Good news: It's not dangerous to have sex with a yeast infection, but there are a bunch of reasons you probably won't want to anyway.

By Gabrielle Kassel
USA, Texas, Marfa
Cavan Images/Getty Images

If you've had a yeast infection before—and chances are you have, because 75 percent of women will have at least one in her lifetime—you know they're about as pleasant as, well, accidentally ingesting moldy bread.

These incredibly common infections are caused by a fungus (called candida albicans) that's normally present in the vagina, explains Rob Huizenga, M.D., internist and associate professor of clinical medicine at UCLA and author of Sex, Lies & STDs. "A yeast infection happens when the vagina becomes more acidic, which allows the fungus to overgrow."

For most women, this occurs when the vaginal pH is disrupted. This usually happens from taking antibiotics (which kills off the healthy bacteria in the vagina), changes in hormonal levels (which could be caused from birth control, getting pregnant, or stress), or using scented body wash and soap, says Dr. Huizenga. In some cases, it can be caused by uncontrolled diabetes or a weakened immune system. "And some women who get yeast infections have no distinguishable precipitating factors," he says. (Related: These Are the Best Ways to Test for a Yeast Infection).

Usually, the symptoms aren't subtle. "Some combination of labial itching, white 'cottage cheese' discharge, discomfort with urination, vaginal soreness, swelling, redness, and pain with intercourse are common signs of a yeast infection," says Dr. Huizenga. Funnn.

But if your symptoms aren't all that bad—or you try to have sex before you realize what's going on down there—it's worth asking: Is safe to have sex with a yeast infection?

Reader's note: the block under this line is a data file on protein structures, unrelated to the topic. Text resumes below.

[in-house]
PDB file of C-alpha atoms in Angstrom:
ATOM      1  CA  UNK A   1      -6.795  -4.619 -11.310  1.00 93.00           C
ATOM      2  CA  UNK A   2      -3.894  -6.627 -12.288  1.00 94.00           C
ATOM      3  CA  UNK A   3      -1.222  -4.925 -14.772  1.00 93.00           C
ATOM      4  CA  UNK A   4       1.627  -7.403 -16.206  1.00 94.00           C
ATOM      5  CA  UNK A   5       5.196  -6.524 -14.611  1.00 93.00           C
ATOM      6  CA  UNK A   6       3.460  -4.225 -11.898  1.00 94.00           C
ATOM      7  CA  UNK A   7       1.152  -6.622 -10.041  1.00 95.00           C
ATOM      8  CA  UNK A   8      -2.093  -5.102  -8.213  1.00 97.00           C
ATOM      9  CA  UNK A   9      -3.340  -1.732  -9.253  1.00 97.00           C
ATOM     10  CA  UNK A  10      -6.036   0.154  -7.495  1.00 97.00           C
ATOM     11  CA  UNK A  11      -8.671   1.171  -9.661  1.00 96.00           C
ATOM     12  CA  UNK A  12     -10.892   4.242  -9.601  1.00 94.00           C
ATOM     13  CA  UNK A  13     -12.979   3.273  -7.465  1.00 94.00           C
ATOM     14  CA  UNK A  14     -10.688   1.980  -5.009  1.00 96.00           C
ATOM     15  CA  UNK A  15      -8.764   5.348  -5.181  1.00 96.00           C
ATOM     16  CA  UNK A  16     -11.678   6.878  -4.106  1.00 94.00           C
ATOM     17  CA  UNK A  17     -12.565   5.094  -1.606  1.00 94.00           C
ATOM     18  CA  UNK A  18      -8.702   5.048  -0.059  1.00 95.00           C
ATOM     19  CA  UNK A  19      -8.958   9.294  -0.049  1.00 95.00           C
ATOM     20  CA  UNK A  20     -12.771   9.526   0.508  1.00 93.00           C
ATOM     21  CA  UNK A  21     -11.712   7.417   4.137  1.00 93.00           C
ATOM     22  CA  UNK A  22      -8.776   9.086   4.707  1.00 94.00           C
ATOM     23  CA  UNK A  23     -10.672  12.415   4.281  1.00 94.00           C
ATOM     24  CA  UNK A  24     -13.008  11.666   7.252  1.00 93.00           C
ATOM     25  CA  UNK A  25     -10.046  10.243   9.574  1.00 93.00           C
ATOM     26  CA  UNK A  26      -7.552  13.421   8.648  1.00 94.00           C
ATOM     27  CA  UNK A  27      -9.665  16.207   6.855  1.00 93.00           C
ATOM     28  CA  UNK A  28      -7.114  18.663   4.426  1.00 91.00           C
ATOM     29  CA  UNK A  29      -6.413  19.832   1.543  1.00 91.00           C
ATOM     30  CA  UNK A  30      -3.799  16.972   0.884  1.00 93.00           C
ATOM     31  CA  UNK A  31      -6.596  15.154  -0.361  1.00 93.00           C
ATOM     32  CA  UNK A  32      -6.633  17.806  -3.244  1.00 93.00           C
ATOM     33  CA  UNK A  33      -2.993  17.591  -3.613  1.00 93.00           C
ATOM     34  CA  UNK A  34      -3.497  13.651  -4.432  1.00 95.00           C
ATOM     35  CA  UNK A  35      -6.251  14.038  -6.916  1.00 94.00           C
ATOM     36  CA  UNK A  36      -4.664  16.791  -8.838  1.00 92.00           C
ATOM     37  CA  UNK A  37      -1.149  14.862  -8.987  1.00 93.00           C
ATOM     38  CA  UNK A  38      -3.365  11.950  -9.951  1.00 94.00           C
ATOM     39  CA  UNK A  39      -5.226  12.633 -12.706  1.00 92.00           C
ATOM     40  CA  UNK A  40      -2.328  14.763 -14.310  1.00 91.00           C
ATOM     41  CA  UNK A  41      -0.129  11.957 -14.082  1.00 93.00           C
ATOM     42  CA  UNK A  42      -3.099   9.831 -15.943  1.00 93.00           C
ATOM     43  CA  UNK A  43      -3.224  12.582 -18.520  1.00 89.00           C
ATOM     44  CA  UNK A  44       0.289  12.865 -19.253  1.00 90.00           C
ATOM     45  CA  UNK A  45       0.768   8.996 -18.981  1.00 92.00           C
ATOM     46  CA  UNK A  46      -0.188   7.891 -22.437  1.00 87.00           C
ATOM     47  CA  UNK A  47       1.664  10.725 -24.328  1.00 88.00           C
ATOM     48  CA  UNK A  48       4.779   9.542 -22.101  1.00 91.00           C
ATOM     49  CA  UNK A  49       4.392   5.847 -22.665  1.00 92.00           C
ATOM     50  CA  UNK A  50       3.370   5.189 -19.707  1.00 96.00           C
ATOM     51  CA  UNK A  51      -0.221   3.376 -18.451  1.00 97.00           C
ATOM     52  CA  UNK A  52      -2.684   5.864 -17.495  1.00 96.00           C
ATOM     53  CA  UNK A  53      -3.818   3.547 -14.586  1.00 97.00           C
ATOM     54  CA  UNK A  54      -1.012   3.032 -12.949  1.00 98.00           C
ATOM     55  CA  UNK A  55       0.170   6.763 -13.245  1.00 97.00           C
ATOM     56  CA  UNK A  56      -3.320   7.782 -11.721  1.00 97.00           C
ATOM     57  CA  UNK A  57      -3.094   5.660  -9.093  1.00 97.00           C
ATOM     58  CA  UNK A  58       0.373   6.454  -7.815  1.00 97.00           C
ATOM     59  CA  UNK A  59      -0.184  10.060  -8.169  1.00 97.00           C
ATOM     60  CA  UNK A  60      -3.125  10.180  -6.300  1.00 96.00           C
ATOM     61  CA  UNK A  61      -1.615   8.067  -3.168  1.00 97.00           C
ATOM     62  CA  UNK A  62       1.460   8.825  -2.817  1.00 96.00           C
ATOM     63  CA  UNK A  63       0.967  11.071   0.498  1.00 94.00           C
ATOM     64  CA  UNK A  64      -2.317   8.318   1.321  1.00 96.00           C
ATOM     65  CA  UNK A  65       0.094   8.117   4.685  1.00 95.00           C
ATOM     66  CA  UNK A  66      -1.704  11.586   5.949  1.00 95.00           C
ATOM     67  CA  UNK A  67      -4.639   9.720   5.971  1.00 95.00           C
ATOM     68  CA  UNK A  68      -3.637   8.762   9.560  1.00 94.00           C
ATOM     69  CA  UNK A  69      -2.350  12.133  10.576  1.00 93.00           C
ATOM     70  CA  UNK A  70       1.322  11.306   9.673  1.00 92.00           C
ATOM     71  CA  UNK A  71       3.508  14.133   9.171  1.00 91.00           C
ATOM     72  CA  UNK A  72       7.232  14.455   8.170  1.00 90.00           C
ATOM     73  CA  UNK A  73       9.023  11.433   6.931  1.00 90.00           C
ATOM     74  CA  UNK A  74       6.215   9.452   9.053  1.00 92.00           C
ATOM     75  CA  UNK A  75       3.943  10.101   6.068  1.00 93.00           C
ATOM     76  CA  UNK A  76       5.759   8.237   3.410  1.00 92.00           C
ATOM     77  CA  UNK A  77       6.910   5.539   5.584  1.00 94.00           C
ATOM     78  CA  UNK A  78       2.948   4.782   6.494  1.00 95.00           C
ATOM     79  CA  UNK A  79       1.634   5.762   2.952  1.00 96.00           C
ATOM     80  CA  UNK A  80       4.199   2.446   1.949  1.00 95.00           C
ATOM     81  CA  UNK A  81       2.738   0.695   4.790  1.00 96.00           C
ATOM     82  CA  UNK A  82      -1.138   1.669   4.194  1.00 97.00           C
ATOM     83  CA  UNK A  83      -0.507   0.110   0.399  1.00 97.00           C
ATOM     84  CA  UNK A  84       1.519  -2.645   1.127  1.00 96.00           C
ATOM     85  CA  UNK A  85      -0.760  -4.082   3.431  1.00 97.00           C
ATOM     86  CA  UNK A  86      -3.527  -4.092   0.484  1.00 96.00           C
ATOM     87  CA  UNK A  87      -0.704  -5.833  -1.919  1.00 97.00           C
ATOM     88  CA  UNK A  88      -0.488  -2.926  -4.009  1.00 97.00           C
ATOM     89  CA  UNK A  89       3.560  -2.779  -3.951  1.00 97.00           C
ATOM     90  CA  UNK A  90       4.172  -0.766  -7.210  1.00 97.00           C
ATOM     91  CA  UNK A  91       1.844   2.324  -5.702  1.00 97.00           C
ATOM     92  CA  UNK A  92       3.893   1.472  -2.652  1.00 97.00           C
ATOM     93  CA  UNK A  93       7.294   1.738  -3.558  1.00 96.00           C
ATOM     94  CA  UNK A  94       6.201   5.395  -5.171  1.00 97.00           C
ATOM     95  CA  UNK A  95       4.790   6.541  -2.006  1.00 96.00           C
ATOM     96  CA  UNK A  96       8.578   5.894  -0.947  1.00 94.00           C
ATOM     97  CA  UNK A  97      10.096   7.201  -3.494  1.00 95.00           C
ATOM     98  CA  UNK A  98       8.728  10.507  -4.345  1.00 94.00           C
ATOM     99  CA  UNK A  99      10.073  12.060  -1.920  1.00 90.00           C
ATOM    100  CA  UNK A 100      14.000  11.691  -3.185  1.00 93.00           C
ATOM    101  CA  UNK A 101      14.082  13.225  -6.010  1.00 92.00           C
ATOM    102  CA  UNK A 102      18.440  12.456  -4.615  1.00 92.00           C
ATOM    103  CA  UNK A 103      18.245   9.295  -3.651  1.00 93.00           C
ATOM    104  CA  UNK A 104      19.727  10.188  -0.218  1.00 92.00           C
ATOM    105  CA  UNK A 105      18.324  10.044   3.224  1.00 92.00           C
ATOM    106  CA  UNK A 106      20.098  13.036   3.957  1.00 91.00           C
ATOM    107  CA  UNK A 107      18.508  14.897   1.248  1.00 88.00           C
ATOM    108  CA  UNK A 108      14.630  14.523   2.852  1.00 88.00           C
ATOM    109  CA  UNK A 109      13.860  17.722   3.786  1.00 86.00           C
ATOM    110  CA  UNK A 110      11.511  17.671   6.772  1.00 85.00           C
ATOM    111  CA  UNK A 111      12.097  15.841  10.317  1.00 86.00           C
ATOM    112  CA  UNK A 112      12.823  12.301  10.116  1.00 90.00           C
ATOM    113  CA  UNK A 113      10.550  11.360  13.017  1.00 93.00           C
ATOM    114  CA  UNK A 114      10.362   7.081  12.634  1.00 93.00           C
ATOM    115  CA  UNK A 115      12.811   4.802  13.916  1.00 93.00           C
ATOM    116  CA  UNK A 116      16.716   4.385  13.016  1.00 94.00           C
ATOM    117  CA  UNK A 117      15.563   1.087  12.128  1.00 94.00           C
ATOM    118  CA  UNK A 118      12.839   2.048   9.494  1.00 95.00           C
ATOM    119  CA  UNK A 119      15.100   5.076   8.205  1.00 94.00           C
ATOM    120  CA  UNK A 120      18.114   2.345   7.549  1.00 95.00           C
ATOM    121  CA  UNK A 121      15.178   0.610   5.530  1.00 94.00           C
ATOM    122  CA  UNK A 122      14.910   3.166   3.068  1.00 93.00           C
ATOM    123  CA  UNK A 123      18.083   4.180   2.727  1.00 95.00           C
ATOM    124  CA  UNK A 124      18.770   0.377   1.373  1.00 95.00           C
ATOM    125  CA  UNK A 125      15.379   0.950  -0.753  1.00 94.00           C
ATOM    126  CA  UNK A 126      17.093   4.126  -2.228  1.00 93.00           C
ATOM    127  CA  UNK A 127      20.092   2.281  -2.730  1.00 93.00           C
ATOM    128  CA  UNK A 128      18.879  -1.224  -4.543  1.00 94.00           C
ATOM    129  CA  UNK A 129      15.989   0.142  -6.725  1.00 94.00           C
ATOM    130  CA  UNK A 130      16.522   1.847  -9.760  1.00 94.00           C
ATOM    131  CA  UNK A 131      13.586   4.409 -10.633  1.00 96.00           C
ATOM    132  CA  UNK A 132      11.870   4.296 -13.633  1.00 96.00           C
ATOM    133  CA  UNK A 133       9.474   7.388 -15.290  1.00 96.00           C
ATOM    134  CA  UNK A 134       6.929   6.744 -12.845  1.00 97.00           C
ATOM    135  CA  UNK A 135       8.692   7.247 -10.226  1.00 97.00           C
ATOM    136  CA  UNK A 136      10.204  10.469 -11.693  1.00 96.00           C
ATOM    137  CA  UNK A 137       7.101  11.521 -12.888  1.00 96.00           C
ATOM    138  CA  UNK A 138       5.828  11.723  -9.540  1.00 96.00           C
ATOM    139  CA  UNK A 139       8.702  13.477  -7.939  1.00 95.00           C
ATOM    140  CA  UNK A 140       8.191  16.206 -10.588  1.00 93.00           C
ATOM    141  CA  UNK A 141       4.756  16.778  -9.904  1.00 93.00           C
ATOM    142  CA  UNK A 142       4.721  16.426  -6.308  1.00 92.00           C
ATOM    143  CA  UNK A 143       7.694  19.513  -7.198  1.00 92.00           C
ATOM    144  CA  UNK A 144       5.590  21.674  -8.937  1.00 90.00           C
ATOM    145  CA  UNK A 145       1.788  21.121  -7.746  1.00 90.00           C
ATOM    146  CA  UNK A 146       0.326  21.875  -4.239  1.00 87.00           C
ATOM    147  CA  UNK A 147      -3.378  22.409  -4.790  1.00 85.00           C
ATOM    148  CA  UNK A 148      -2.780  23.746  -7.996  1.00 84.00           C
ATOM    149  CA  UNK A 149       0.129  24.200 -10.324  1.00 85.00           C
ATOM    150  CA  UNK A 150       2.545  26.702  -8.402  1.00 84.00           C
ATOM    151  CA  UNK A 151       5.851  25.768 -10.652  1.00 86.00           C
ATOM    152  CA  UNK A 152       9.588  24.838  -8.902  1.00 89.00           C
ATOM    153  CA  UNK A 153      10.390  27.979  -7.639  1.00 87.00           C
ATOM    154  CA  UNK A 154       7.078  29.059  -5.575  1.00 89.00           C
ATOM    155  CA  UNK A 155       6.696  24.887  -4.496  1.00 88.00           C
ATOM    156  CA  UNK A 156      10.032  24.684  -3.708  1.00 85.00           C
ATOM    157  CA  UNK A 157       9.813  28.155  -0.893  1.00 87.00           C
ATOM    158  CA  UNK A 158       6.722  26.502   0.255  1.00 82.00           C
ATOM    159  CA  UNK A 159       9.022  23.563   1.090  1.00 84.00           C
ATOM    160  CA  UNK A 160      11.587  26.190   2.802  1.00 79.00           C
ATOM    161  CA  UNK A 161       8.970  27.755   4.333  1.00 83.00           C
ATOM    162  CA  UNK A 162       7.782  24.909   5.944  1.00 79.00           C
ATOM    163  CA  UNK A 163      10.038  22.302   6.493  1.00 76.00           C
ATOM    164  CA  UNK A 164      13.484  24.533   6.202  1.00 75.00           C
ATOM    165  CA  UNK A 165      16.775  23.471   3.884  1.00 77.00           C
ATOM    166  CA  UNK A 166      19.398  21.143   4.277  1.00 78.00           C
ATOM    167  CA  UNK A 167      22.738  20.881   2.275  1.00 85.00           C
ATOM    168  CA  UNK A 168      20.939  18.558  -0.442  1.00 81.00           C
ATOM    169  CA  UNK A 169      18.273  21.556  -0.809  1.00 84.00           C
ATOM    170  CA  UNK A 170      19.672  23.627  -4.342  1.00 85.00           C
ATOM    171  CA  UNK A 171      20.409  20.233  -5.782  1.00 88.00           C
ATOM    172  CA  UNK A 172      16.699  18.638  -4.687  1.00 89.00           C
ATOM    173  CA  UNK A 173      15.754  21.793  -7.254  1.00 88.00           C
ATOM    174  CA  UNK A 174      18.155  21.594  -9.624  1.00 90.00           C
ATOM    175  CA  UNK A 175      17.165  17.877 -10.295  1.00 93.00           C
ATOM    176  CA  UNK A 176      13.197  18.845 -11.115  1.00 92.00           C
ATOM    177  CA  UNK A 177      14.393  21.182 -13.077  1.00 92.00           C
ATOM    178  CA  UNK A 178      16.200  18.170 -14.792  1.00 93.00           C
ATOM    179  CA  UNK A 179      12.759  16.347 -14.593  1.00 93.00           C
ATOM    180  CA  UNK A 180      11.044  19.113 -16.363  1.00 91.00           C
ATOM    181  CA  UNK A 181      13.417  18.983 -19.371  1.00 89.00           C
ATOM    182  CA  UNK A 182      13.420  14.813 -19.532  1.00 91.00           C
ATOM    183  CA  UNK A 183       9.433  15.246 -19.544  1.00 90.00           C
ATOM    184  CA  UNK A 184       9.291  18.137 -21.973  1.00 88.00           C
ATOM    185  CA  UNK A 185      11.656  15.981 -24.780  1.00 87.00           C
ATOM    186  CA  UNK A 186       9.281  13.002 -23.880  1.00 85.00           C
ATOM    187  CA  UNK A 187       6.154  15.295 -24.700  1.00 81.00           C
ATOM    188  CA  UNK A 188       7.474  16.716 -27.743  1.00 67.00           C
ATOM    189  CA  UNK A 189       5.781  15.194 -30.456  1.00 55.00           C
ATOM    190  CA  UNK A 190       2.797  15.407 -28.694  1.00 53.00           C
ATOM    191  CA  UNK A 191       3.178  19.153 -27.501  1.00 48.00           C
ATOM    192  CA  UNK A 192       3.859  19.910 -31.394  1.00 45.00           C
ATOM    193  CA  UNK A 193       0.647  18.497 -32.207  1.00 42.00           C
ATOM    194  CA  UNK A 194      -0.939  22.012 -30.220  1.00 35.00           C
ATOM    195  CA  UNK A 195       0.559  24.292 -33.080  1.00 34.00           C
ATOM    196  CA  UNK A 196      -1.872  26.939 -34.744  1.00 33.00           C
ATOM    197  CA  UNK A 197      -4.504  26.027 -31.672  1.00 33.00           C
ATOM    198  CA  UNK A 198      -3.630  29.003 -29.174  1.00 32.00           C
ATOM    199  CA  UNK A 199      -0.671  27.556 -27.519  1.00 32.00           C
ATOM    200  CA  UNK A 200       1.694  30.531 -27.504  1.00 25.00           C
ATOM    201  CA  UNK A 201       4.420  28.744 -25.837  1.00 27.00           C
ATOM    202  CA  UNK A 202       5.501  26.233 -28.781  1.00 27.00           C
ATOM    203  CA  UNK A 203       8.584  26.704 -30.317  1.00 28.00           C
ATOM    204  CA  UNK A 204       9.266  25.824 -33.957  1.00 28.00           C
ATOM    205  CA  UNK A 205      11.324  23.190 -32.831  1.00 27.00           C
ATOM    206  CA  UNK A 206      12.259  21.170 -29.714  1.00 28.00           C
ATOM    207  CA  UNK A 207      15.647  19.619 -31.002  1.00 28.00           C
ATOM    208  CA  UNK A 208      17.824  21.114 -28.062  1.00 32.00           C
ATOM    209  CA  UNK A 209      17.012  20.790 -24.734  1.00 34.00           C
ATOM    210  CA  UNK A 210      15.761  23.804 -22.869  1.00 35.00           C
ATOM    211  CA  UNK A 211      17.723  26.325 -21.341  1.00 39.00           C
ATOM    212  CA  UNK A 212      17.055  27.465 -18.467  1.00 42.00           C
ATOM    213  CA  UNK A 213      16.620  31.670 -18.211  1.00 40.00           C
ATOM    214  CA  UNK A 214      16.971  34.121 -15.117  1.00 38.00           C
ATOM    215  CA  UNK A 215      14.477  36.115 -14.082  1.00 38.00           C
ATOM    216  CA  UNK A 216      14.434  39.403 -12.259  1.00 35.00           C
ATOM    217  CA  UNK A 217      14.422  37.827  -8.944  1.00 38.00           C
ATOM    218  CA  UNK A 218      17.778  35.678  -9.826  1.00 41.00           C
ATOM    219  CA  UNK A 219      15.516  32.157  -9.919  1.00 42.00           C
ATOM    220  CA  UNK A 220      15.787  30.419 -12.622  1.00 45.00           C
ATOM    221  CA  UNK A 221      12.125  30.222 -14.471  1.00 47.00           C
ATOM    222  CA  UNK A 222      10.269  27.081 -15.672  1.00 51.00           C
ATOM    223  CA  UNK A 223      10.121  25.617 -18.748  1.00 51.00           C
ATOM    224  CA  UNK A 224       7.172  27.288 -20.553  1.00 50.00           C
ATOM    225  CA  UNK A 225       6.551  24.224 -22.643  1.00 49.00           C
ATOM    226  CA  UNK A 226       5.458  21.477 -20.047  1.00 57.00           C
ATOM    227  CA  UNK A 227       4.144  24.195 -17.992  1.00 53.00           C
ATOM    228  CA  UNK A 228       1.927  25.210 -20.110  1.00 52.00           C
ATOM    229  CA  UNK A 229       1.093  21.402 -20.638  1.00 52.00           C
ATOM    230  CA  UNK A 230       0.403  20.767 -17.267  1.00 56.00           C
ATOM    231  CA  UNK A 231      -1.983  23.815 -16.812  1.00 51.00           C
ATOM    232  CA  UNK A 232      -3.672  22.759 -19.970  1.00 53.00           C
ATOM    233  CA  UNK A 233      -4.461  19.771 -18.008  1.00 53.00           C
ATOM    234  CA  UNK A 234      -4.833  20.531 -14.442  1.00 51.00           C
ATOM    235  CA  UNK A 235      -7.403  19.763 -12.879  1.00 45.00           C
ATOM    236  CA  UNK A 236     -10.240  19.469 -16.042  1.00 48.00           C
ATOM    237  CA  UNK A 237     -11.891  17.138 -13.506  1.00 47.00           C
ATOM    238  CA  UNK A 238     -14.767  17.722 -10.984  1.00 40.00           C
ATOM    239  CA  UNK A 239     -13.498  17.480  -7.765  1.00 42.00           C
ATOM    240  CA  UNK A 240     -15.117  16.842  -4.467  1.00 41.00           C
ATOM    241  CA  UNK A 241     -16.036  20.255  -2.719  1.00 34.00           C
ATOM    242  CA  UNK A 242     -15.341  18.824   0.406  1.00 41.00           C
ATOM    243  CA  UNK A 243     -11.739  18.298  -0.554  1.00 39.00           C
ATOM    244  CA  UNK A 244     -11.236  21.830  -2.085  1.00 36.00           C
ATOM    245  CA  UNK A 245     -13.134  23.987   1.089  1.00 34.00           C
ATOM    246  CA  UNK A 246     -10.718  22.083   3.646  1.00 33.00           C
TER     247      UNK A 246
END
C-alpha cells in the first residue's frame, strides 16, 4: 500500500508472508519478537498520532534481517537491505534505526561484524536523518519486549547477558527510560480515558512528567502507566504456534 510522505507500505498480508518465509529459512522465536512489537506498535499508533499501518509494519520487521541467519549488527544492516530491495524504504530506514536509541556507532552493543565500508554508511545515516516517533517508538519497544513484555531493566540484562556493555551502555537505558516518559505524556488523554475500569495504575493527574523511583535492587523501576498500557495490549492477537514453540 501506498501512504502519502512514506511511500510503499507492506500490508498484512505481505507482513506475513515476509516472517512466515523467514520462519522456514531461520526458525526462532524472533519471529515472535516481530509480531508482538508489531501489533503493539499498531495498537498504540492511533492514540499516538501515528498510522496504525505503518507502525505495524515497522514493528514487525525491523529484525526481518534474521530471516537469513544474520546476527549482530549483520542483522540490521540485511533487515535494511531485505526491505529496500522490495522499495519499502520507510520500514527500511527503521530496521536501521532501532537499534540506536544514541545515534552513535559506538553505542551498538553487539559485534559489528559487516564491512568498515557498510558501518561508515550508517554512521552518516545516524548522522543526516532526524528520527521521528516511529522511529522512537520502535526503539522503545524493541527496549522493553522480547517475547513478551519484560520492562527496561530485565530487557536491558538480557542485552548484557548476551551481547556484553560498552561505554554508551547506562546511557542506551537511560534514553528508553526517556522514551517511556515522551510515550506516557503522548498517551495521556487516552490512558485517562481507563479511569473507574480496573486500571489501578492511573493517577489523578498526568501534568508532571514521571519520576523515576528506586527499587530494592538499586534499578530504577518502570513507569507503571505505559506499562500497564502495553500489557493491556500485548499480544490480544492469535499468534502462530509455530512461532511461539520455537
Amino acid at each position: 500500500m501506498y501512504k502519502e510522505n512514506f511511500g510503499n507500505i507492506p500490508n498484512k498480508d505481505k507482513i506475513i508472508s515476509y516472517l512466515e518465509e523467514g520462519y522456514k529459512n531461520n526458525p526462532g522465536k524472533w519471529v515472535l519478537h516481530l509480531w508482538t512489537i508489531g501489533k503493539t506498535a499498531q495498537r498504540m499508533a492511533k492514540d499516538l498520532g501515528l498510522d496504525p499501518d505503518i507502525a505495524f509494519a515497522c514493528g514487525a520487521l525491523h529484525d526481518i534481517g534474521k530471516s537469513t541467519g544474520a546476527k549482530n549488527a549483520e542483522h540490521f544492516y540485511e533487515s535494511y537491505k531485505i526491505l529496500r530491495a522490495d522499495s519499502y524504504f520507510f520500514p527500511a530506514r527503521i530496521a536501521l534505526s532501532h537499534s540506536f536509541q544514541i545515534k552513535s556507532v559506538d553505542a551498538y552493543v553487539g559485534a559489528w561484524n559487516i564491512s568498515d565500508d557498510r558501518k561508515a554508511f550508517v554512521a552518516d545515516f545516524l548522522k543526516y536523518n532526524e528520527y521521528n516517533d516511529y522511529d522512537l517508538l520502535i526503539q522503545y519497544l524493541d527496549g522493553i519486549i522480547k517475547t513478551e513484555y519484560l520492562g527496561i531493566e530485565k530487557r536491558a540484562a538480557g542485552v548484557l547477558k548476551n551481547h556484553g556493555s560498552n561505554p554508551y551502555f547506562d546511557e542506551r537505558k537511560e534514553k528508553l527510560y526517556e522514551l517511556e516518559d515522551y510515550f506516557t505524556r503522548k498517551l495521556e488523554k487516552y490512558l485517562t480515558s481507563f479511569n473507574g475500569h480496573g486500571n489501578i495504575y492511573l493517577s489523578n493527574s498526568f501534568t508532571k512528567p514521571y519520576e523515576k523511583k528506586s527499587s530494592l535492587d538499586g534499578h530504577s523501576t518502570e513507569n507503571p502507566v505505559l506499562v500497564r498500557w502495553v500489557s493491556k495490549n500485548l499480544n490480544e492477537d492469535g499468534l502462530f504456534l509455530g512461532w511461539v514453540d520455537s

Yeast Infections ≠ STI

First things first: "Yeast infections are not considered a sexually transmitted disease or infection," says Maria Cris Munoz, M.D., ob-gyn and associate professor at the UNC School of Medicine. "You can get one without ever having had sex and when you're not sexually active."

However, some women may notice that they're more prone to yeast infections when they're sexually active because things like sensitivity to condoms, your partner's sperm, sweat, saliva, or lube could throw off your pH. (See: How Your New Sexual Partner Could Be Messing With Your Vagina).

That said, "frequent sexual activity and having multiple sexual partners does not increase the risk or number of vaginal yeast infections a woman has," says Dr. Huizenga.

Yeast Infections Can Be Contagious

While a yeast infection is not an STI, you can still pass to your partner vaginally, orally, or anally.

"About 10 to 15 percent of men who have sex with someone with a yeast infection will end up with yeast balanitis," says Huizenga. "Yeast balanitis are red patchy areas on the glans of the penis and under the foreskin that are often mistaken for herpes." If your partner's penis starts to look splotchy or red, they should see a doctor who can prescribe a topical anti-fungal that'll clear the yeast right up.